(a) measuring the displacement xrel of the second element relative to the first element, xrel being defined as zero at the equilibrium position;
(b) calculating the (i) relative velocity vrel and (ii) relative acceleration arel of the elements;
(c) calculating an applied force Fapplied, defined as ##EQU23## where: vdb is a velocity deadband with a preselected value greater than or equal to zero,
m is the effective mass of the second element,
d is the distance from the relative displacement to the acceptable extreme displacement limit x+limit or x-limit in the direction of the relative velocity vrel,
Fsys is the sum of the forces acting between the first and second elements other than the controlled force applied by the second force means, and
(d) applying said force Fapplied between the first and second elements; provided that
(i) if the direction of said force Fapplied is in the same direction as the relative velocity vrel, then said force Fapplied =0,
(ii) if said force Fapplied is in direction opposite the relative velocity vrel, and greater than the maximum force Fmax that can be applied by the second force means in the direction of Fapplied, then Fmax is applied;
whereby the force transmitted and the relative displacement between said elements are controlled.
12. The method of claim 11 further comprising in step (a) measuring the absolute acceleration of the two elements and calculating the relative acceleration arel therefrom.
13. The method of claim 11 wherein the relative acceleration arel is calculated from the relative velocity using a digital filter.
14. The method of claim 11 wherein the instantaneous relative acceleration arel used in the calculation of Fapplied is filtered using a second-order low-pass filter with a corner frequency of between 2 and 20 times √k/m, where k is the spring rate of the spring assembly at the equilibrium position.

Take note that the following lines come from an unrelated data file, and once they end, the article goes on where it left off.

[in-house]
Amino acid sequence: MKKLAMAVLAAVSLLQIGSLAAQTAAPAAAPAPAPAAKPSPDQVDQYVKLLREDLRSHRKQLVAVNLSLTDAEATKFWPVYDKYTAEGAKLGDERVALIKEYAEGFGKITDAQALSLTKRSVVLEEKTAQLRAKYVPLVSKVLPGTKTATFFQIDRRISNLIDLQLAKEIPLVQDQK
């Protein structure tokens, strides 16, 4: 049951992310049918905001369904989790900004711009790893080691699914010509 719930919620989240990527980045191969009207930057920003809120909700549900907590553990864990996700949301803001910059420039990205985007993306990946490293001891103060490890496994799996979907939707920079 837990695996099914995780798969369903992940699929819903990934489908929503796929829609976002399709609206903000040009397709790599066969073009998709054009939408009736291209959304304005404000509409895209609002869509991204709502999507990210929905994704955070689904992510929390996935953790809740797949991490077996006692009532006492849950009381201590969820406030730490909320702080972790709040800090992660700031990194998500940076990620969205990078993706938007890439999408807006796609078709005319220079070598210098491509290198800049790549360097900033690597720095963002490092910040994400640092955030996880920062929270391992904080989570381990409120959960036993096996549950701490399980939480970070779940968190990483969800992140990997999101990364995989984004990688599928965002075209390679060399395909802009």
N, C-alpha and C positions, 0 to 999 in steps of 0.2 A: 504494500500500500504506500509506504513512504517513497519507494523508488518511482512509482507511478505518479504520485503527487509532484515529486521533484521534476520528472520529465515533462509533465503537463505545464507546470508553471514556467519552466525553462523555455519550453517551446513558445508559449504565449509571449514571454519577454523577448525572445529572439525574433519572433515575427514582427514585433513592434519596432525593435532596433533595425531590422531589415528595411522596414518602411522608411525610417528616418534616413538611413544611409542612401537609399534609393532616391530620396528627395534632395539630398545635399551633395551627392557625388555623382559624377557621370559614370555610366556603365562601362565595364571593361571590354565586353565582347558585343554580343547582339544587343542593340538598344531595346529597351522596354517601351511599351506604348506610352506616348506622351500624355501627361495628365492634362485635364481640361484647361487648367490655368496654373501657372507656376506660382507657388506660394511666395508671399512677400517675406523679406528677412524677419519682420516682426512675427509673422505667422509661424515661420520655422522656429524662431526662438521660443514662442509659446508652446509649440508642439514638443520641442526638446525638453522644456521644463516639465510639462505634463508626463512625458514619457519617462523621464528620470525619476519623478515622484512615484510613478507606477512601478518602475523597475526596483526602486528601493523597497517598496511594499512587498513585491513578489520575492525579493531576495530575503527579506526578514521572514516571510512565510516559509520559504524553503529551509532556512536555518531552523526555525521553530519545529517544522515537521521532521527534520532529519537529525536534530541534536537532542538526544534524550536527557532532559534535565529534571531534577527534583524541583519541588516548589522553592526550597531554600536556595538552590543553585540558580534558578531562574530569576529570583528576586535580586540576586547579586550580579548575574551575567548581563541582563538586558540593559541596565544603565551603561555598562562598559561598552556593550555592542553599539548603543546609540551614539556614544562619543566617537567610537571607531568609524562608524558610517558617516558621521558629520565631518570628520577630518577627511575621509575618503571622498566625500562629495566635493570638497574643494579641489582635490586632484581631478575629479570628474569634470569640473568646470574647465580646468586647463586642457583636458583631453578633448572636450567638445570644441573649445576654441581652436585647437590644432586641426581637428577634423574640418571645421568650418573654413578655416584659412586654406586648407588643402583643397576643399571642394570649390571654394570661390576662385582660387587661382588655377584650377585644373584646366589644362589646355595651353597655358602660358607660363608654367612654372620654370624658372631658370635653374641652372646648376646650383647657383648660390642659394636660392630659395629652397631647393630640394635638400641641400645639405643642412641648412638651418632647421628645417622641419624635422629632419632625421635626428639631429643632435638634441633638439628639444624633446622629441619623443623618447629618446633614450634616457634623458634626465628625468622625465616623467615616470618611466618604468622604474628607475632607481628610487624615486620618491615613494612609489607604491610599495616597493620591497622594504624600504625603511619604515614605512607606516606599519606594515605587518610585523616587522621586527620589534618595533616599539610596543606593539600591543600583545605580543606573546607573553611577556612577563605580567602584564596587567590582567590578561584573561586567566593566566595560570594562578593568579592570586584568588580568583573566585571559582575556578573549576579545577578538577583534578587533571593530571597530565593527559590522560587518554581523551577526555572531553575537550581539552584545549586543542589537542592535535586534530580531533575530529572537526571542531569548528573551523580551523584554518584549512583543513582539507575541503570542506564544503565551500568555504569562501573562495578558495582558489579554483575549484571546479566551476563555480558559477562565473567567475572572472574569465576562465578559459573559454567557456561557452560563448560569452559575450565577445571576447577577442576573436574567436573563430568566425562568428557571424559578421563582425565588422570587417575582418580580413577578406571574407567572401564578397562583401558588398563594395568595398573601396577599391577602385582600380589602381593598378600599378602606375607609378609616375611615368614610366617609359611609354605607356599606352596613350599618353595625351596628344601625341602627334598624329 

15. The method of claim 11 where Fsys is approximated by Fsys =-kx'-Cvrel, where x' is the relative displacement of the elements in excess of a displacement deadband xdb with a value of zero or greater, such that x'=0 if |xrel |≦xdb and x'=xrel -xdb sgn(xrel)if |xrel |>xdb, k is the spring rate of the spring assembly at the relative displacement xrel, and C is an adjustable constant.
16. The method of claim 15 wherein the spring rate k at each relative displacement xrel is taken to be a constant equal to the spring rate at the equilibrium position.
17. The method of claim 11 where Fsys is approximated by zero.
18. The method of claim 11 wherein the second element is a seat and an occupant thereof, and wherein mass m is the portion of the total mass of the seat and the occupant which is supported through said linkage when said seat and occupant are at rest.
19. The method of claim 11 wherein the first element is a wheel assembly and the second element comprises a vehicle body, and wherein mass m is taken as that portion of the total mass of the vehicle body which is supported by said wheel assembly when said vehicle body is at rest.
20. The method of claim 11 wherein the time constant of the method is at most about (20 f)-1, where f is the highest frequency of the relative movement between the two interconnected elements that the system is designed to most effectively control.
21. The method of claim 20 wherein f is at least about 10 Hz.
22. A method for controlling the relative motion between two elements movably interconnected through a linkage which includes a spring assembly which tends to maintain the elements at an equilibrium position, at least the first element thereof being subjected to externally generated motion inputs and tending to transmit a first force in response thereto to the second element thereof; said elements being situated within extreme limits of acceptable displacement therebetween of x+limit in a positively defined direction and x-limit in a negatively defined direction; said elements being provided with a means for applying a second, controlled, force therebetween; said method comprising:
(a) measuring the displacement xrel of the second element relative to the first element, xrel being defined as zero at the equilibrium position;
(b) calculating the relative velocity vrel of the two elements;
(c) calculating an applied force Fapplied, defined as ##EQU24## where: vdb is a velocity deadband with a preselected value greater than or equal to zero,
m is the effective mass of the second element,
d is the distance from the relative displacement to the acceptable extreme displacement limit x+limit or x-limit in the direction of the relative velocity vrel,
Fsys is the sum of the forces acting between the first and second elements other than the controlled force applied by the second force means, and
(d) applying said force Fapplied between the first and second elements; provided that
(i) if the direction of said force Fapplied is in the same direction as the relative velocity vrel, then said force Fapplied =0